News Anjem Choudary refused to condemn Lee Rigby's murder

Broadcaster criticised for prime slot in which he refused to condemn murder Lee Rigby

PM tells Humphrys to 'go back to school' in AV clash

Prime Minister David Cameron told one of the BBC's most senior journalists to go "back to school" today after accusing him of failing to understand the electoral reforms being voted on in Thursday's referendum.

'Mastermind' faces tough questions over lack of ethnic diversity

A quick-fire inquisition in the black leather Mastermind chair has long been regarded as the ultimate test of any trivia buff's knowledge and nerve.

Diary: George Soros should have some fun at Rupert Murdoch's expense

Andreas Whittam Smith once observed that it is an act of madness for a journalist to write an open letter (see Melanie Phillip's blog of last Tuesday: "An Open Letter To The Culture Secretary"). So I will not begin with: "Dear George Soros." But if you have access to the liberal philanthropist, pass on this suggestion concerning Rupert Murdoch's purported plan to keep further allegations about the News of the World hacking scandal out of the press. By offering bug-ees more than precedent insists a court would award, News International doesn't have to give evidence under oath in court. If Sienna Miller rejects Murdoch's £100,000 and is given less by a judge, for instance, she will automatically be liable for her costs and his. Mr Soros is a habitual victim of Murdochian malevolence. Glenn Beck has attacked him on Fox News in virulently anti-Semitic terms, by alleging that he was a Nazi collaborator while a teenager in Hungary, among other delights lifted from the Protocols of the Elders of Zion. If Mr Soros fancies revenge, he could indemnify anyone who wants to go to court but not to risk bankruptcy. It would cost Mr Soros millions to pick up the tab for even a few cases. But that's loose change for some mischievous fun.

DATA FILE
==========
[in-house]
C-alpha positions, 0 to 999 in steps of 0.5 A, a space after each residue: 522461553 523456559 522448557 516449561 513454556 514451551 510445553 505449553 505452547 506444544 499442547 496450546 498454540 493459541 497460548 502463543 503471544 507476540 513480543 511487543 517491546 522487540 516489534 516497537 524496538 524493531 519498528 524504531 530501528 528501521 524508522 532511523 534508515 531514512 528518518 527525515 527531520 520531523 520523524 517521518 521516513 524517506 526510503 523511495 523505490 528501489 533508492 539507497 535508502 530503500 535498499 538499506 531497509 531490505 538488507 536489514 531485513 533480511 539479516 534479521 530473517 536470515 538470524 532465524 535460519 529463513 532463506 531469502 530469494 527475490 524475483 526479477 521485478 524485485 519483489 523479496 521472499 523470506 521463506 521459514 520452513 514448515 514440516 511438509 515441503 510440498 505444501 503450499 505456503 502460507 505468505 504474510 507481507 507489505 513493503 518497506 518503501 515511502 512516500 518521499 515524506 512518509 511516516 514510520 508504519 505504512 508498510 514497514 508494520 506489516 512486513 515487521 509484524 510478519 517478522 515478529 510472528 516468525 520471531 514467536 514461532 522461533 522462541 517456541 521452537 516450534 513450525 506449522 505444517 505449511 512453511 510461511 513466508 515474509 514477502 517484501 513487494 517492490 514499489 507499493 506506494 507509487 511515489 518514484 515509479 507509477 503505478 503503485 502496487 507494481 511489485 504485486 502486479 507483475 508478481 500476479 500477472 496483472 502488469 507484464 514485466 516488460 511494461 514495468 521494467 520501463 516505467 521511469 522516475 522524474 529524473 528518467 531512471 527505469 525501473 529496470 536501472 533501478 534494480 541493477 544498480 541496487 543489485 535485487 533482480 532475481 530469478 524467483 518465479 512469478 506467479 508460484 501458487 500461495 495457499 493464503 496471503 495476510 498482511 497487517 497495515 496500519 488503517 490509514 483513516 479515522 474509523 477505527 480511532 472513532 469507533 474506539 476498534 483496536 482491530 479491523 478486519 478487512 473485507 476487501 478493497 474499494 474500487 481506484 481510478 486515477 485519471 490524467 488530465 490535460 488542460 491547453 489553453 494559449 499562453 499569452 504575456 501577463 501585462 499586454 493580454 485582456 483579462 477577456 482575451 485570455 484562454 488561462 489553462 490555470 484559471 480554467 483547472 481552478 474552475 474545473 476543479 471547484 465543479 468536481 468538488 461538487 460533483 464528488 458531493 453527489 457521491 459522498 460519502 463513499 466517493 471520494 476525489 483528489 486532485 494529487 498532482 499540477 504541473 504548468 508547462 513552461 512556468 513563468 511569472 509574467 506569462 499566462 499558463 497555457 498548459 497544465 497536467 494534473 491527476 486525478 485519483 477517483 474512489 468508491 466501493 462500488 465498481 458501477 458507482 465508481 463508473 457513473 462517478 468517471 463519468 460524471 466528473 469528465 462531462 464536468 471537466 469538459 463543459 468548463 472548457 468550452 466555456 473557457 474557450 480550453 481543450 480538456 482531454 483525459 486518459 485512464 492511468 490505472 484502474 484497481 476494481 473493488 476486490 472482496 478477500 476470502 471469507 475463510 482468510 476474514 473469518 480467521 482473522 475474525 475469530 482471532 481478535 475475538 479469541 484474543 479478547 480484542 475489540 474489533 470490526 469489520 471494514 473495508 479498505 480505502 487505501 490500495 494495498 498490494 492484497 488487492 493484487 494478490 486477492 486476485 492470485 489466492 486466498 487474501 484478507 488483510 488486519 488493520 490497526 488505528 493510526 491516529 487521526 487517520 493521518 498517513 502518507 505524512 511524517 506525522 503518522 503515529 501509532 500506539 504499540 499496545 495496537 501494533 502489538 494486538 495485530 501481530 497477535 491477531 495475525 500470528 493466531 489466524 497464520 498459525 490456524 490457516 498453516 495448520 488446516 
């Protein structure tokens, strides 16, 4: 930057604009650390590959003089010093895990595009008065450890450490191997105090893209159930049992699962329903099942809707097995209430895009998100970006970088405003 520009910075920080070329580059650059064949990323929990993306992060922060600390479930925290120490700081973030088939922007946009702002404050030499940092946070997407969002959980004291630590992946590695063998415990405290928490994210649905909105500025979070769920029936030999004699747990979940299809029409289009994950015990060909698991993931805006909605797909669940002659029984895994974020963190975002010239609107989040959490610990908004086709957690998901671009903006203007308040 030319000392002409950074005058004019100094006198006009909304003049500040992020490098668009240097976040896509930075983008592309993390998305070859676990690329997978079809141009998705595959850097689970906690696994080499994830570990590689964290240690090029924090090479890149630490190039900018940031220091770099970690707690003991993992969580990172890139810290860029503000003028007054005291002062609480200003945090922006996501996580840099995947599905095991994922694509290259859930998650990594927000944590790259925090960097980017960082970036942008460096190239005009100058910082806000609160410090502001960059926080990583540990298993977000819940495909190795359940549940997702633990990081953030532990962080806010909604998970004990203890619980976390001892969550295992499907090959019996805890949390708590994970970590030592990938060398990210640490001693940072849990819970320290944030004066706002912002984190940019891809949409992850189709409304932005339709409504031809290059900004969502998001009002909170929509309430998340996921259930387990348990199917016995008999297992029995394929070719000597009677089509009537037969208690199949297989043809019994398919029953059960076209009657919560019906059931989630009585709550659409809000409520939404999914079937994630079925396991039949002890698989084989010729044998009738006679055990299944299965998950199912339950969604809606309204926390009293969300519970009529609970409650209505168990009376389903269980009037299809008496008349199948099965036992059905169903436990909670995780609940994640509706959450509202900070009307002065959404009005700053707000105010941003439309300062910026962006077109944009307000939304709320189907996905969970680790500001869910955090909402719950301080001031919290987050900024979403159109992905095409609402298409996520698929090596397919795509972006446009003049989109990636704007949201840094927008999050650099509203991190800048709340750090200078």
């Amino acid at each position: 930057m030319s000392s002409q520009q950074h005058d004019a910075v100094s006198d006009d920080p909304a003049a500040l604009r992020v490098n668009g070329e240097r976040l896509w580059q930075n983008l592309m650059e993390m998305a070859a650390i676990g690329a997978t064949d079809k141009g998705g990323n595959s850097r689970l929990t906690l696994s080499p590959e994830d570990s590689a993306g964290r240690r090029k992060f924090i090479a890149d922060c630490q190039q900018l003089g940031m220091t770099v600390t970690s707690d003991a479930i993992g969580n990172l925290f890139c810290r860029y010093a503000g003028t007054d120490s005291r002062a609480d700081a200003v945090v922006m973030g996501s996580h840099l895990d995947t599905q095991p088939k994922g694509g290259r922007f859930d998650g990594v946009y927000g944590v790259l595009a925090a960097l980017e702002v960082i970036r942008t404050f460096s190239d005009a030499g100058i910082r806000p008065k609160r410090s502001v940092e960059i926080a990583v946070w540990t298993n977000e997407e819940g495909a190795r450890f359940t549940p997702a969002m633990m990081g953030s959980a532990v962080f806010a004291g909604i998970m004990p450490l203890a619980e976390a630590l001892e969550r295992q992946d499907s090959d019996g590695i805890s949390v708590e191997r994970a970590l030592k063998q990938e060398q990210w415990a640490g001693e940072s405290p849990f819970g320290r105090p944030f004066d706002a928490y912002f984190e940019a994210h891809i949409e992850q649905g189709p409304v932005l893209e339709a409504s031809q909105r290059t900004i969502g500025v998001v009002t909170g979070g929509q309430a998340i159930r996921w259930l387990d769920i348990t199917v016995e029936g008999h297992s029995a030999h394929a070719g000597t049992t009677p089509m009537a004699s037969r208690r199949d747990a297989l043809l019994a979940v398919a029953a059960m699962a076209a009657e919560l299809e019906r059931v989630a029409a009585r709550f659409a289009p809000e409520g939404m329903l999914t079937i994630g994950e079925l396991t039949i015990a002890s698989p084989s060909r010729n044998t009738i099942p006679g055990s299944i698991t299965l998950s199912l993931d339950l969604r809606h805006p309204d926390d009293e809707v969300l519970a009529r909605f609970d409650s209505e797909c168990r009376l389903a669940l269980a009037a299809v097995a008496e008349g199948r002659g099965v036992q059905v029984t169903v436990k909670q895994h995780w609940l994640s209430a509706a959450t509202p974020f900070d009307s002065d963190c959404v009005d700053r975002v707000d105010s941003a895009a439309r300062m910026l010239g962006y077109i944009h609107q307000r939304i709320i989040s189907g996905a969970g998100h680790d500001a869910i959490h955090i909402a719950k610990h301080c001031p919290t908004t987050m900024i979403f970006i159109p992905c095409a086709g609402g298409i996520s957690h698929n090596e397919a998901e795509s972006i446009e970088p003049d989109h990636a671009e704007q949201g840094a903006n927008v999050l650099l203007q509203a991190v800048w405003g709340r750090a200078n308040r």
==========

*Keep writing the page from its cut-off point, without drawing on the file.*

Christina Patterson: Nasty nurses? Tell me something new

I, too, was a bit naïve. I thought they would know what operation you'd had, instead of asking you why you couldn't walk

Radio 4 team 'not too aggressive'

Presenters of Radio 4's Today programme are not too aggressive, the BBC's governing body said today.

Christina Patterson: How a prophet of protest lost the moral plot

Julian Assange has just revealed more of himself than was wise

Amy Jenkins: An obsession with extremes blinds us to those in the middle

There was a time in the early part of the last century when the term "middle class" was commonly used as an insult.

Miliband vows to move beyond New Labour

Ed Miliband will try to silence his critics today by spelling out his strategy for Labour to reconnect with the voters with whom it lost touch during 13 years in power.

First Morning: Daybreak, ITV

Chiles and Bleakley's 'Daybreak' looked different – but felt like 'GMTV'

The feral beast: Morgan all coy over Campbell

The diary can report a bit of a first, an enchanting outbreak of bashfulness from former Mirror editor Piers Morgan.

The secret of happiness: Family, friends and your environment

How do you find contentment in an acquisitive society? By changing the things you spend your money on, says a US academic

Diary: Joly poor show, Batman